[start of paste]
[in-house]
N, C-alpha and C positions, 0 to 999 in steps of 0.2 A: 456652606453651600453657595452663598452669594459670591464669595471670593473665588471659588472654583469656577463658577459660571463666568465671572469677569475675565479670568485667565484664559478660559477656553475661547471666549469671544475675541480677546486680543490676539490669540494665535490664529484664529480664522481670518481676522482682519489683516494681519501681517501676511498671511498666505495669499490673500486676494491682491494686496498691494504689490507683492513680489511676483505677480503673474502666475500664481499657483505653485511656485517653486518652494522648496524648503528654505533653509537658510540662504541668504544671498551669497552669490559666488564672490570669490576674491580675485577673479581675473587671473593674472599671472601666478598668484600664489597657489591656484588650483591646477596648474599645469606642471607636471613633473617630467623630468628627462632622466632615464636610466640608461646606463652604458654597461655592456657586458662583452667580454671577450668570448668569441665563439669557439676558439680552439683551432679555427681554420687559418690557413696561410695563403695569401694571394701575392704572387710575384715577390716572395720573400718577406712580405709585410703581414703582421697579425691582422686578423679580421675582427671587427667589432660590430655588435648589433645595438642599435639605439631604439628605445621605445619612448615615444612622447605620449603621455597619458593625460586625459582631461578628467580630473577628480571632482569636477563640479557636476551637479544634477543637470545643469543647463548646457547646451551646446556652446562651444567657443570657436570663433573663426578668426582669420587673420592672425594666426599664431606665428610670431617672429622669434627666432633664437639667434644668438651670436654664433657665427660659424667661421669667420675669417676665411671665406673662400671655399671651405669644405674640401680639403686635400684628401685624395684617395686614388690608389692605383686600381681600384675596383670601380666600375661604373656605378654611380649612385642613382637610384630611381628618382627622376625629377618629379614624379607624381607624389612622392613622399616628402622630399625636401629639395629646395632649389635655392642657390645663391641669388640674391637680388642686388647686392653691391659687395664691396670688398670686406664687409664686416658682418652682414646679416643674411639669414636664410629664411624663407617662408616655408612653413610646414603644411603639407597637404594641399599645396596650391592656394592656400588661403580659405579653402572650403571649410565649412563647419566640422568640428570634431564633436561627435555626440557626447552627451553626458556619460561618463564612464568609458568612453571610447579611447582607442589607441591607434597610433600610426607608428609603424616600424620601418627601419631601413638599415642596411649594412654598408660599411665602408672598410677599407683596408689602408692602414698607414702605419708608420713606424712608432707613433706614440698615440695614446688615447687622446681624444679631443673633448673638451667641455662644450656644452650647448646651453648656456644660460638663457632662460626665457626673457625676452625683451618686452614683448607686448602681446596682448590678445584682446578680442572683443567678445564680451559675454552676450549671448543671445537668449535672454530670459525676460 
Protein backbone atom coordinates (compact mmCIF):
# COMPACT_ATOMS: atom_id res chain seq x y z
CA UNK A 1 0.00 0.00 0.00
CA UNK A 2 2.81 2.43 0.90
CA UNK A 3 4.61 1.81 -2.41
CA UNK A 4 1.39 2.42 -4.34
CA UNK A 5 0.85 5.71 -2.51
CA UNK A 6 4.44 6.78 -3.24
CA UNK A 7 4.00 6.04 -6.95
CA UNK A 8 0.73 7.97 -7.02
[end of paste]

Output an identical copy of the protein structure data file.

[in-house]
N, C-alpha and C positions, 0 to 999 in steps of 0.2 A: 456652606453651600453657595452663598452669594459670591464669595471670593473665588471659588472654583469656577463658577459660571463666568465671572469677569475675565479670568485667565484664559478660559477656553475661547471666549469671544475675541480677546486680543490676539490669540494665535490664529484664529480664522481670518481676522482682519489683516494681519501681517501676511498671511498666505495669499490673500486676494491682491494686496498691494504689490507683492513680489511676483505677480503673474502666475500664481499657483505653485511656485517653486518652494522648496524648503528654505533653509537658510540662504541668504544671498551669497552669490559666488564672490570669490576674491580675485577673479581675473587671473593674472599671472601666478598668484600664489597657489591656484588650483591646477596648474599645469606642471607636471613633473617630467623630468628627462632622466632615464636610466640608461646606463652604458654597461655592456657586458662583452667580454671577450668570448668569441665563439669557439676558439680552439683551432679555427681554420687559418690557413696561410695563403695569401694571394701575392704572387710575384715577390716572395720573400718577406712580405709585410703581414703582421697579425691582422686578423679580421675582427671587427667589432660590430655588435648589433645595438642599435639605439631604439628605445621605445619612448615615444612622447605620449603621455597619458593625460586625459582631461578628467580630473577628480571632482569636477563640479557636476551637479544634477543637470545643469543647463548646457547646451551646446556652446562651444567657443570657436570663433573663426578668426582669420587673420592672425594666426599664431606665428610670431617672429622669434627666432633664437639667434644668438651670436654664433657665427660659424667661421669667420675669417676665411671665406673662400671655399671651405669644405674640401680639403686635400684628401685624395684617395686614388690608389692605383686600381681600384675596383670601380666600375661604373656605378654611380649612385642613382637610384630611381628618382627622376625629377618629379614624379607624381607624389612622392613622399616628402622630399625636401629639395629646395632649389635655392642657390645663391641669388640674391637680388642686388647686392653691391659687395664691396670688398670686406664687409664686416658682418652682414646679416643674411639669414636664410629664411624663407617662408616655408612653413610646414603644411603639407597637404594641399599645396596650391592656394592656400588661403580659405579653402572650403571649410565649412563647419566640422568640428570634431564633436561627435555626440557626447552627451553626458556619460561618463564612464568609458568612453571610447579611447582607442589607441591607434597610433600610426607608428609603424616600424620601418627601419631601413638599415642596411649594412654598408660599411665602408672598410677599407683596408689602408692602414698607414702605419708608420713606424712608432707613433706614440698615440695614446688615447687622446681624444679631443673633448673638451667641455662644450656644452650647448646651453648656456644660460638663457632662460626665457626673457625676452625683451618686452614683448607686448602681446596682448590678445584682446578680442572683443567678445564680451559675454552676450549671448543671445537668449535672454530670459525676460 
Protein backbone atom coordinates (compact mmCIF):
# COMPACT_ATOMS: atom_id res chain seq x y z
CA UNK A 1 0.00 0.00 0.00
CA UNK A 2 2.81 2.43 0.90
CA UNK A 3 4.61 1.81 -2.41
CA UNK A 4 1.39 2.42 -4.34
CA UNK A 5 0.85 5.71 -2.51
CA UNK A 6 4.44 6.78 -3.24
CA UNK A 7 4.00 6.04 -6.95
CA UNK A 8 0.73 7.97 -7.02